Now that it really counts, school districts across New Jersey have to figure out how they are going to evaluate their teachers — and fast.
It’s a complicated question. And under a state law signed last month to make tenure harder to get and easier to lose for educators, districts need to find answers by the 2013-14 school year. The most vexing issue is expected to be determining exactly how standardized test results should fit into the picture.
District officials and teachers unions alike wonder whether that gives most schools enough time to make such big changes.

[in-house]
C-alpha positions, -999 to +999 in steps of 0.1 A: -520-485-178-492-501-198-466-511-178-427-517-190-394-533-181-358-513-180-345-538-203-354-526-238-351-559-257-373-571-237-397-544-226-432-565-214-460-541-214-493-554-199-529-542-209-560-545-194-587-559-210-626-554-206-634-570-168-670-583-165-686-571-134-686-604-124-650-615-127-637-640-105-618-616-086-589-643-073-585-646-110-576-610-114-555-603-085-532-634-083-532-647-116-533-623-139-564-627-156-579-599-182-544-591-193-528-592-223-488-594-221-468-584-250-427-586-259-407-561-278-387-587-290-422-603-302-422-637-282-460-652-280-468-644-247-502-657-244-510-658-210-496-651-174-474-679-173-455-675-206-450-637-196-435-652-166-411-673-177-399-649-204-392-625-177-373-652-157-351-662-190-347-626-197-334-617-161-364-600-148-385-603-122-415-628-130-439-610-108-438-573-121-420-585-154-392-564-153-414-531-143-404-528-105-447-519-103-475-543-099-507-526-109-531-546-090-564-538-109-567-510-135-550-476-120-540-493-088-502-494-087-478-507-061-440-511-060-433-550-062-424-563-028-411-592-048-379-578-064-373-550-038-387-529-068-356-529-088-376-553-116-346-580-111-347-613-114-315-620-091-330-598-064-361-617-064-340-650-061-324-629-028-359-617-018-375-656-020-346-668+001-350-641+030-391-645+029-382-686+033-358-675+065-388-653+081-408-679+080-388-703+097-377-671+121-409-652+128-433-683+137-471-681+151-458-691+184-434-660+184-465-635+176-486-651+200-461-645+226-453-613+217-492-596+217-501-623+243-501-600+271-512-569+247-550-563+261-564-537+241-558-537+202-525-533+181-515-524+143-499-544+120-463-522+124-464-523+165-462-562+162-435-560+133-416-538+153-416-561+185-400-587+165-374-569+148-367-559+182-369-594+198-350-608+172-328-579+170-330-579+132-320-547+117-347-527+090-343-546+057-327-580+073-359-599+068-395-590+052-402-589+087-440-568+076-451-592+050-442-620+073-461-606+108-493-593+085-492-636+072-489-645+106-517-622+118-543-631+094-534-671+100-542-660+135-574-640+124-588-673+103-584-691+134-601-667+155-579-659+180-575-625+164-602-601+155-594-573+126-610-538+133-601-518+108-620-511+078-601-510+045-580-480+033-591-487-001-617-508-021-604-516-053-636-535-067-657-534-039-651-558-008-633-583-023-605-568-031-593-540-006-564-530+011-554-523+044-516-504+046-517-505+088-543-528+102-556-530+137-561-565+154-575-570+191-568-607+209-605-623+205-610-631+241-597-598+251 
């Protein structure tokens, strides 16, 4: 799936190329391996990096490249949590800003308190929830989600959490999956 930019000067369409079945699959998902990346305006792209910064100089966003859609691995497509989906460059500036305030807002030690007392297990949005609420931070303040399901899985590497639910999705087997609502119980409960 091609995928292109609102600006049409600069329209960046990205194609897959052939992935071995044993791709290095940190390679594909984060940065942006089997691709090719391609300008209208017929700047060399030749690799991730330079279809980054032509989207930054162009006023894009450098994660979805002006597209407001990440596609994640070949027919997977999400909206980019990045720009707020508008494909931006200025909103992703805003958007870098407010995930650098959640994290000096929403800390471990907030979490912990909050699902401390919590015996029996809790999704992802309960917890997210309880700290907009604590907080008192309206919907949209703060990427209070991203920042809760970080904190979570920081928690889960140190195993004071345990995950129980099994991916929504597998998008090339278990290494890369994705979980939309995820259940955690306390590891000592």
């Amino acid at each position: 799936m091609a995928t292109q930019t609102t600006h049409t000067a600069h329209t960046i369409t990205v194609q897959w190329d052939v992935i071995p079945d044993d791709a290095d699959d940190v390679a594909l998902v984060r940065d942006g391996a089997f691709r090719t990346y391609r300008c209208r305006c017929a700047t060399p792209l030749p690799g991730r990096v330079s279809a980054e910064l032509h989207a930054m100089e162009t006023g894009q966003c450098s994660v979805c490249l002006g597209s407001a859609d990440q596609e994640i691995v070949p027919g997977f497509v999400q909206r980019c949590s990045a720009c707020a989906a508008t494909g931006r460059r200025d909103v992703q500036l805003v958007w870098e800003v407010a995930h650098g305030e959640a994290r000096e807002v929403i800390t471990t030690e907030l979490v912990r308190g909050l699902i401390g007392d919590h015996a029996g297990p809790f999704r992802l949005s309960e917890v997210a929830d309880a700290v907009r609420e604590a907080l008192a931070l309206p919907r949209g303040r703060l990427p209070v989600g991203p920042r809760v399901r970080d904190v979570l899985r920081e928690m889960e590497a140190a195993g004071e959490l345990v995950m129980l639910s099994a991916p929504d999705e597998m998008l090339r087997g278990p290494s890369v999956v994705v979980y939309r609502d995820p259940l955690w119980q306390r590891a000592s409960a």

Matthew Jennings, the schools superintendent in Hunterdon County’s relatively high-performing Alexandria Township district, says it had a big head start because it started developing its own tests three years ago. The assessments are given three times a year to every student in every subject area in the kindergarten-eighth grade district and can become key in measuring how much students are learning — a big part of teachers’ grades under the new tenure law.